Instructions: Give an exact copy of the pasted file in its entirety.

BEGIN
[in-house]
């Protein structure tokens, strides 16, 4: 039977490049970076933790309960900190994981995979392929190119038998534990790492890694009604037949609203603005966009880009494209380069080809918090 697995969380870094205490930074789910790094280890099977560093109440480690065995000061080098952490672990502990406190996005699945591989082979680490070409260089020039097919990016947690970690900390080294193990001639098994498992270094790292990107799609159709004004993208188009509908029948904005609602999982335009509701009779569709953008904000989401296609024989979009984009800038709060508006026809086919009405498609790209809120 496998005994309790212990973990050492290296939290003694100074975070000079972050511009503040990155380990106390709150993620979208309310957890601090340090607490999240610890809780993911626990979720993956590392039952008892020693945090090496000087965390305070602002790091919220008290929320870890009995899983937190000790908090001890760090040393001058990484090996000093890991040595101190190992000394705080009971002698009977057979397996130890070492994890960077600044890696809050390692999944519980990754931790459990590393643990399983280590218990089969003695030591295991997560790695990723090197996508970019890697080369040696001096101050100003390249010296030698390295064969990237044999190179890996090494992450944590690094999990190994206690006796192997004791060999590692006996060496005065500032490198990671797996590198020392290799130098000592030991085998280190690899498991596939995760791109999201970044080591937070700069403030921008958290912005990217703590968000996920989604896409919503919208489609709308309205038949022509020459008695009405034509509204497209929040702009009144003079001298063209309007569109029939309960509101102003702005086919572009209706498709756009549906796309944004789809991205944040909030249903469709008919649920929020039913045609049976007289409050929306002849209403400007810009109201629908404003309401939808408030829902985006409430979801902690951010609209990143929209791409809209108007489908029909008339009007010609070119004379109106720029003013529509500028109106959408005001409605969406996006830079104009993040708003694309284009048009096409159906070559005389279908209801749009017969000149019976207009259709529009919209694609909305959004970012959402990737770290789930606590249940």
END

[in-house]
């Protein structure tokens, strides 16, 4: 039977490049970076933790309960900190994981995979392929190119038998534990790492890694009604037949609203603005966009880009494209380069080809918090 697995969380870094205490930074789910790094280890099977560093109440480690065995000061080098952490672990502990406190996005699945591989082979680490070409260089020039097919990016947690970690900390080294193990001639098994498992270094790292990107799609159709004004993208188009509908029948904005609602999982335009509701009779569709953008904000989401296609024989979009984009800038709060508006026809086919009405498609790209809120 496998005994309790212990973990050492290296939290003694100074975070000079972050511009503040990155380990106390709150993620979208309310957890601090340090607490999240610890809780993911626990979720993956590392039952008892020693945090090496000087965390305070602002790091919220008290929320870890009995899983937190000790908090001890760090040393001058990484090996000093890991040595101190190992000394705080009971002698009977057979397996130890070492994890960077600044890696809050390692999944519980990754931790459990590393643990399983280590218990089969003695030591295991997560790695990723090197996508970019890697080369040696001096101050100003390249010296030698390295064969990237044999190179890996090494992450944590690094999990190994206690006796192997004791060999590692006996060496005065500032490198990671797996590198020392290799130098000592030991085998280190690899498991596939995760791109999201970044080591937070700069403030921008958290912005990217703590968000996920989604896409919503919208489609709308309205038949022509020459008695009405034509509204497209929040702009009144003079001298063209309007569109029939309960509101102003702005086919572009209706498709756009549906796309944004789809991205944040909030249903469709008919649920929020039913045609049976007289409050929306002849209403400007810009109201629908404003309401939808408030829902985006409430979801902690951010609209990143929209791409809209108007489908029909008339009007010609070119004379109106720029003013529509500028109106959408005001409605969406996006830079104009993040708003694309284009048009096409159906070559005389279908209801749009017969000149019976207009259709529009919209694609909305959004970012959402990737770290789930606590249940």